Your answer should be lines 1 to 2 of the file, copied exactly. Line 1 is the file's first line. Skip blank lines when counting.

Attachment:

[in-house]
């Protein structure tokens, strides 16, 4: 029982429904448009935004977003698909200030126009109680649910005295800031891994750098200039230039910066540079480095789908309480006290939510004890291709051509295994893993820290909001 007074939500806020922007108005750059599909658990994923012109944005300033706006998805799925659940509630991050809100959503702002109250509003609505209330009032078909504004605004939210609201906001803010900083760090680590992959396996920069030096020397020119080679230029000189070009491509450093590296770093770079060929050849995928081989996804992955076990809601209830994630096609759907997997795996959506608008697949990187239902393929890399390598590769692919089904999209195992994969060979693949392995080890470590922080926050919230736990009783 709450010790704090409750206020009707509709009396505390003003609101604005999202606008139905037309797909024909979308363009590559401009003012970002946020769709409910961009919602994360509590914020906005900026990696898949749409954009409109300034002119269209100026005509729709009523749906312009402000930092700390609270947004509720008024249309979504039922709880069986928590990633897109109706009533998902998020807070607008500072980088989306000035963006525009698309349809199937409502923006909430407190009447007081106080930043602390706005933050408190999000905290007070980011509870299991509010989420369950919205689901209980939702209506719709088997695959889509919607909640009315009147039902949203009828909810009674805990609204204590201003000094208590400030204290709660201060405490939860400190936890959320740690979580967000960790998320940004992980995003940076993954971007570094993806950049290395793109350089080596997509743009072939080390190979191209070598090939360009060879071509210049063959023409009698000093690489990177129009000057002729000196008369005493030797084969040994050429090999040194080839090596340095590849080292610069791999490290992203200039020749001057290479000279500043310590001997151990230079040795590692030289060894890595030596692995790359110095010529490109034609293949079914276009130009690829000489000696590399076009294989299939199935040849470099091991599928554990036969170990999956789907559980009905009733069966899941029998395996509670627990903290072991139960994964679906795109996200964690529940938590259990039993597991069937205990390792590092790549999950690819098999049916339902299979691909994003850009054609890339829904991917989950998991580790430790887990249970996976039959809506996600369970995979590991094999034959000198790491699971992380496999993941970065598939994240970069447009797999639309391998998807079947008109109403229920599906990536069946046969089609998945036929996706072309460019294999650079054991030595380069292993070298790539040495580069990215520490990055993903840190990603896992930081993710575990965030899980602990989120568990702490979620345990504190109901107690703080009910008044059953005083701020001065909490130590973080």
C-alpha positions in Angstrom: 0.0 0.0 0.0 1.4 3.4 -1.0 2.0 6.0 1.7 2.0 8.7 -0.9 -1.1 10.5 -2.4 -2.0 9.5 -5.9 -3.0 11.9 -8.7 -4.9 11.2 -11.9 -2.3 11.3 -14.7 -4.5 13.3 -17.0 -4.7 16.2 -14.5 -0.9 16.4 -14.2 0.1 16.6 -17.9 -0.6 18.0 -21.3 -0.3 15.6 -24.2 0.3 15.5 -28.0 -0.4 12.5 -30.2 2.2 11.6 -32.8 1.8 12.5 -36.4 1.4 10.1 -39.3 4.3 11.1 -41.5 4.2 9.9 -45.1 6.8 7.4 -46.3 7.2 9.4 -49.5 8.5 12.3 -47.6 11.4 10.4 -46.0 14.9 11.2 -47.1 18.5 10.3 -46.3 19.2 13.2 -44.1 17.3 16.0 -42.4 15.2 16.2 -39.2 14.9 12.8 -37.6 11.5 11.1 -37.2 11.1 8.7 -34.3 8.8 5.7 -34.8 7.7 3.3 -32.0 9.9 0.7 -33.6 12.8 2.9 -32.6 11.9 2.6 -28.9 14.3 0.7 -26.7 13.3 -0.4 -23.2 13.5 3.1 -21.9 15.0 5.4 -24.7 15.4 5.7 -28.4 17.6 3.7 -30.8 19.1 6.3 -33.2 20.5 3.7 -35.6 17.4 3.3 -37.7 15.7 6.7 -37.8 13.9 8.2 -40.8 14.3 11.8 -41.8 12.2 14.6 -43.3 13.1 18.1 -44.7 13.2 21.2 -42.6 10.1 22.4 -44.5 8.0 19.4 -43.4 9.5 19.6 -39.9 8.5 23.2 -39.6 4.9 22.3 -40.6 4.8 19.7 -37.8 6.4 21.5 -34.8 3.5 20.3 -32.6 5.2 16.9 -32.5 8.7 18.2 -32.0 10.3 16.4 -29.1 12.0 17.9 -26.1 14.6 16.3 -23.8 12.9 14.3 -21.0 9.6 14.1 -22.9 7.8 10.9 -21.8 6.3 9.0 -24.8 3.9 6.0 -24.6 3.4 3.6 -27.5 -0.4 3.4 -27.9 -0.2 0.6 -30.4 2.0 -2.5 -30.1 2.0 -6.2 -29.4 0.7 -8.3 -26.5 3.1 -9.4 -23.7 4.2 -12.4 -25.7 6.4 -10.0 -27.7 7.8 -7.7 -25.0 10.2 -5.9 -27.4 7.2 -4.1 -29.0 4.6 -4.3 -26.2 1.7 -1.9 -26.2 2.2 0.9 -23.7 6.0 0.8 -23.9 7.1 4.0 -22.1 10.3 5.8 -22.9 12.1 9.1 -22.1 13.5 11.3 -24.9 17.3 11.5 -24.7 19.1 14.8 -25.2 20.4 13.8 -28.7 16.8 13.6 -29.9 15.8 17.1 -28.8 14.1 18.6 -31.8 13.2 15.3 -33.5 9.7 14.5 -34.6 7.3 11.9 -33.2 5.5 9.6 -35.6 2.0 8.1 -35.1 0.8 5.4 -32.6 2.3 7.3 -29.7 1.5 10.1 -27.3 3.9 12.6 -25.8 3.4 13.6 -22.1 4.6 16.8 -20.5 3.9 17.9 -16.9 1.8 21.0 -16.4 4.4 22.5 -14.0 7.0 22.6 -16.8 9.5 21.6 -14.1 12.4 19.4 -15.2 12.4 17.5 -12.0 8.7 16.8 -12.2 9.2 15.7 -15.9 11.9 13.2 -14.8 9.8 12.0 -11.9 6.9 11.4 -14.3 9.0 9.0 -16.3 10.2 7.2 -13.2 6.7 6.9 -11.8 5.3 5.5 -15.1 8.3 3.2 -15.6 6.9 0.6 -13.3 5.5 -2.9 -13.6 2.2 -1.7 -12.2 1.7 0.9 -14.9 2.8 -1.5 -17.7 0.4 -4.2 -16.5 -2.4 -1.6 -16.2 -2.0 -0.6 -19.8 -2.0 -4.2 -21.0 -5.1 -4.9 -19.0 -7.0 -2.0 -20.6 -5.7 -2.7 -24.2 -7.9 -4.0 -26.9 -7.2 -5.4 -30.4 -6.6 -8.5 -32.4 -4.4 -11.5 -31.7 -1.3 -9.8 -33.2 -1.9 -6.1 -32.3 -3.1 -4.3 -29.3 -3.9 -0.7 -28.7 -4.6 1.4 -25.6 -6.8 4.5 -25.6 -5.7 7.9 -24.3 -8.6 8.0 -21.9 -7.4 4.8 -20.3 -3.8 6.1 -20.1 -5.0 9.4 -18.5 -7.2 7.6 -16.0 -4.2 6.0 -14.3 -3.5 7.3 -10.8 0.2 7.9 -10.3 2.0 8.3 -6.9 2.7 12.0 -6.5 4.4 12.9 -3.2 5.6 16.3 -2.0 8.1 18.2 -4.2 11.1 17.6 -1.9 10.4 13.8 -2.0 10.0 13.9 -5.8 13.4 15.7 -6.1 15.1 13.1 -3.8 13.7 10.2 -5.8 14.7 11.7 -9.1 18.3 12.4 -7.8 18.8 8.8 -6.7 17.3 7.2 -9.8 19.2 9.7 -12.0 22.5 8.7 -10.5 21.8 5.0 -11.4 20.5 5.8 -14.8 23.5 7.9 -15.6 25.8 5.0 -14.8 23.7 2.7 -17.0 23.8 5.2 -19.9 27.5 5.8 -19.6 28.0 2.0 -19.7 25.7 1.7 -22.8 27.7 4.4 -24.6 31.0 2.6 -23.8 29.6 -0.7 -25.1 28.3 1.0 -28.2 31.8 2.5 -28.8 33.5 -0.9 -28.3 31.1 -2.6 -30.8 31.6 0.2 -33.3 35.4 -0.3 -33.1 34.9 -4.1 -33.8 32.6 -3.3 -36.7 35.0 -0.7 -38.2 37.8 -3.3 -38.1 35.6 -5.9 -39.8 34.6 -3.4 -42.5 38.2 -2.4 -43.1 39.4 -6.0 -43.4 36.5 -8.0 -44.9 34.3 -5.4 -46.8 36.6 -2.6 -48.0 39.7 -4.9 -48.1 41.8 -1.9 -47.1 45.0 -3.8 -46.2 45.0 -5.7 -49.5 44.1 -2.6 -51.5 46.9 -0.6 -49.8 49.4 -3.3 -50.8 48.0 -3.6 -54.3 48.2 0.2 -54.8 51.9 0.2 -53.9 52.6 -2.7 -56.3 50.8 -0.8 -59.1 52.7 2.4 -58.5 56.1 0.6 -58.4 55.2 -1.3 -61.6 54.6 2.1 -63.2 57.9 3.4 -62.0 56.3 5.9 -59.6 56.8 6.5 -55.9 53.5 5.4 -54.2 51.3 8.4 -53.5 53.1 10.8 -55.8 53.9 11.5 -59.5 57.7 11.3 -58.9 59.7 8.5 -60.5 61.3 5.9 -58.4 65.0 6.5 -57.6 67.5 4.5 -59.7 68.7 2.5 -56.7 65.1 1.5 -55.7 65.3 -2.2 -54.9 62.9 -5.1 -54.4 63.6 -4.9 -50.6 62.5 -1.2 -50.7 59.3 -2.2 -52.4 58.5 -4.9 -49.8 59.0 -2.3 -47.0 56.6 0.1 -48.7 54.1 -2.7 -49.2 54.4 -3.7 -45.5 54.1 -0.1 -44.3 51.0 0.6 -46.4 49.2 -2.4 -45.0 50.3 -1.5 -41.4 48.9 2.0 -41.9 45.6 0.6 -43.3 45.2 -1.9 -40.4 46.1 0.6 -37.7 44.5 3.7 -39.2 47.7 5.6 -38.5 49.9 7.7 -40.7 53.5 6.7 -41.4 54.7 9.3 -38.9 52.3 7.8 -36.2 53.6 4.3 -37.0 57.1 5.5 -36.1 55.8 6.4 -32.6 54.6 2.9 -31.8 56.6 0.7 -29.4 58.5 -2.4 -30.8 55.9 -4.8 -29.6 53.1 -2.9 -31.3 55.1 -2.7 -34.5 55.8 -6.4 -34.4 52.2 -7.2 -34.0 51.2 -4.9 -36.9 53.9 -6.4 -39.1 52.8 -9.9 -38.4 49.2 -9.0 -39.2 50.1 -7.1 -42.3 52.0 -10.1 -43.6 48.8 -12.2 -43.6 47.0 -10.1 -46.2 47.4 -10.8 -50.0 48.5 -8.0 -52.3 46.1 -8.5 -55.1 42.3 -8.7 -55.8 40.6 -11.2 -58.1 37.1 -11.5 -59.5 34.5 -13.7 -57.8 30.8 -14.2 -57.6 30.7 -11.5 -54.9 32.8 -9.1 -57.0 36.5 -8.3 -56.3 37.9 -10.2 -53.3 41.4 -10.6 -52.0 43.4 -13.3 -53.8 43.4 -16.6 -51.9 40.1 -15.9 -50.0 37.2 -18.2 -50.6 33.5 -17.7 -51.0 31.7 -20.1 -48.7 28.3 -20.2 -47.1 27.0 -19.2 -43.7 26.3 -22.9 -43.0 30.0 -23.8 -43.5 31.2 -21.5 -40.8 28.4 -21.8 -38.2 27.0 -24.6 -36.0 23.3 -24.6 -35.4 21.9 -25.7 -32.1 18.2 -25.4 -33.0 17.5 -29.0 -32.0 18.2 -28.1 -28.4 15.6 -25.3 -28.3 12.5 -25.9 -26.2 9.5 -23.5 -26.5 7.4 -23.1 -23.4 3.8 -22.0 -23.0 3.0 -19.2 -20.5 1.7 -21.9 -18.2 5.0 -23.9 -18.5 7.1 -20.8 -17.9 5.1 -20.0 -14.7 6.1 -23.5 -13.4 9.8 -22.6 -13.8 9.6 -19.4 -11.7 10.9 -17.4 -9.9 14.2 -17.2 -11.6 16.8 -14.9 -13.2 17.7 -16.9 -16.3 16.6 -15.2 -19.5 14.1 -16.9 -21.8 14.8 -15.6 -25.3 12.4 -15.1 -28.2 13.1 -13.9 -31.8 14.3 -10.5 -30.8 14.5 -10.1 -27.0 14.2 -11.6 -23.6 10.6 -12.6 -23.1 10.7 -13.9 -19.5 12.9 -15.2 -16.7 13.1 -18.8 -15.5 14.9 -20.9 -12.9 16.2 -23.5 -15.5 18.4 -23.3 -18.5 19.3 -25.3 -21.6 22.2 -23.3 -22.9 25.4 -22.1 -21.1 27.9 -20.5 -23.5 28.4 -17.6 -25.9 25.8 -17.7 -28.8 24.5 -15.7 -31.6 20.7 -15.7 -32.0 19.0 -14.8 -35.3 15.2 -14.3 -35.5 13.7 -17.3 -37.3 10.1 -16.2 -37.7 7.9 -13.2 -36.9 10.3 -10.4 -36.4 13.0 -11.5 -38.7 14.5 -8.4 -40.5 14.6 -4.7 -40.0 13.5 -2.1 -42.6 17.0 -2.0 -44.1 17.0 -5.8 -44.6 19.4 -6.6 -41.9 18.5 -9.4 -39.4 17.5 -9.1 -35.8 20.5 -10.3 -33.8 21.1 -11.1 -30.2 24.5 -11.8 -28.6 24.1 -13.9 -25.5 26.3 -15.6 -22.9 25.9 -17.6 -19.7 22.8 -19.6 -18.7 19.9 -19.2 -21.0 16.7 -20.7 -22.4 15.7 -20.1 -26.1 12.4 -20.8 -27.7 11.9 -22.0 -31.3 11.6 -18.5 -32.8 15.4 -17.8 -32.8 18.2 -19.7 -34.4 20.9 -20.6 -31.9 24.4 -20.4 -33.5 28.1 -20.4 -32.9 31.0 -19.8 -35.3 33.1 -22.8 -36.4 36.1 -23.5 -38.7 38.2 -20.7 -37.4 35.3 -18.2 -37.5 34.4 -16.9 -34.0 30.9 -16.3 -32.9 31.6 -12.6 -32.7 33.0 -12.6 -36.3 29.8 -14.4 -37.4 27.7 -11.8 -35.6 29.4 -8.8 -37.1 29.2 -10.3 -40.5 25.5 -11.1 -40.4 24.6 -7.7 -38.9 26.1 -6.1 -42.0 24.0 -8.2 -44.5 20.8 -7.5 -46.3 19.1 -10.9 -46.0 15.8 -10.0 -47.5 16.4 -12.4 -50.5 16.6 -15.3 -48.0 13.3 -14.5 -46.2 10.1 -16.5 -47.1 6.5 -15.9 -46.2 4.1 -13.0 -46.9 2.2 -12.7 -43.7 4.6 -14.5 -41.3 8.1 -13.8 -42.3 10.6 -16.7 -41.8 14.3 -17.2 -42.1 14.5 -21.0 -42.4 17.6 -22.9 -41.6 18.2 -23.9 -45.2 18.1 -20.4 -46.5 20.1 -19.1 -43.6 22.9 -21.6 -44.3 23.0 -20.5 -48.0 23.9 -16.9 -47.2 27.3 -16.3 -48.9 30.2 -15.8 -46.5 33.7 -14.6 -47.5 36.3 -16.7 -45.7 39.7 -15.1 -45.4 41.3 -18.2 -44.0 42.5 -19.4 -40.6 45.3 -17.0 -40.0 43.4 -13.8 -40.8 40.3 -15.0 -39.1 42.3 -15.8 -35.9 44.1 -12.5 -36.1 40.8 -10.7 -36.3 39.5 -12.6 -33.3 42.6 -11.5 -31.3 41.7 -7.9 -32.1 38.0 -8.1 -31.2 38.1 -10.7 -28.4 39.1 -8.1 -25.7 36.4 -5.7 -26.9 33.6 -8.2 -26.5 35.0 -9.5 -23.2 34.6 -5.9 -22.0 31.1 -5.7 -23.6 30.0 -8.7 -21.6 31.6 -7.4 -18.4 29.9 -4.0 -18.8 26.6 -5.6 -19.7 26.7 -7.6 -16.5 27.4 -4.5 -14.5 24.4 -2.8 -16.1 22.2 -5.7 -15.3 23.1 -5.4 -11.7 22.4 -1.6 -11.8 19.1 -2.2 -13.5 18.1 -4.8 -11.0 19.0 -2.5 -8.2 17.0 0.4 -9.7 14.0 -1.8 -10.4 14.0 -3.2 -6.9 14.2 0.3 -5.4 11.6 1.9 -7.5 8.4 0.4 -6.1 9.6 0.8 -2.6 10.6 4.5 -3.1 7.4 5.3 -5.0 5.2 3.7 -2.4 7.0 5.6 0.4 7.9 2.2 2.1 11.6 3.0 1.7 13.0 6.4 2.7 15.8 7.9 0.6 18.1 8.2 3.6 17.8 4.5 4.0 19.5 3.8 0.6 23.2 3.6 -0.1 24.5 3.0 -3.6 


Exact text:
[in-house]
């Protein structure tokens, strides 16, 4: 029982429904448009935004977003698909200030126009109680649910005295800031891994750098200039230039910066540079480095789908309480006290939510004890291709051509295994893993820290909001 007074939500806020922007108005750059599909658990994923012109944005300033706006998805799925659940509630991050809100959503702002109250509003609505209330009032078909504004605004939210609201906001803010900083760090680590992959396996920069030096020397020119080679230029000189070009491509450093590296770093770079060929050849995928081989996804992955076990809601209830994630096609759907997997795996959506608008697949990187239902393929890399390598590769692919089904999209195992994969060979693949392995080890470590922080926050919230736990009783 709450010790704090409750206020009707509709009396505390003003609101604005999202606008139905037309797909024909979308363009590559401009003012970002946020769709409910961009919602994360509590914020906005900026990696898949749409954009409109300034002119269209100026005509729709009523749906312009402000930092700390609270947004509720008024249309979504039922709880069986928590990633897109109706009533998902998020807070607008500072980088989306000035963006525009698309349809199937409502923006909430407190009447007081106080930043602390706005933050408190999000905290007070980011509870299991509010989420369950919205689901209980939702209506719709088997695959889509919607909640009315009147039902949203009828909810009674805990609204204590201003000094208590400030204290709660201060405490939860400190936890959320740690979580967000960790998320940004992980995003940076993954971007570094993806950049290395793109350089080596997509743009072939080390190979191209070598090939360009060879071509210049063959023409009698000093690489990177129009000057002729000196008369005493030797084969040994050429090999040194080839090596340095590849080292610069791999490290992203200039020749001057290479000279500043310590001997151990230079040795590692030289060894890595030596692995790359110095010529490109034609293949079914276009130009690829000489000696590399076009294989299939199935040849470099091991599928554990036969170990999956789907559980009905009733069966899941029998395996509670627990903290072991139960994964679906795109996200964690529940938590259990039993597991069937205990390792590092790549999950690819098999049916339902299979691909994003850009054609890339829904991917989950998991580790430790887990249970996976039959809506996600369970995979590991094999034959000198790491699971992380496999993941970065598939994240970069447009797999639309391998998807079947008109109403229920599906990536069946046969089609998945036929996706072309460019294999650079054991030595380069292993070298790539040495580069990215520490990055993903840190990603896992930081993710575990965030899980602990989120568990702490979620345990504190109901107690703080009910008044059953005083701020001065909490130590973080």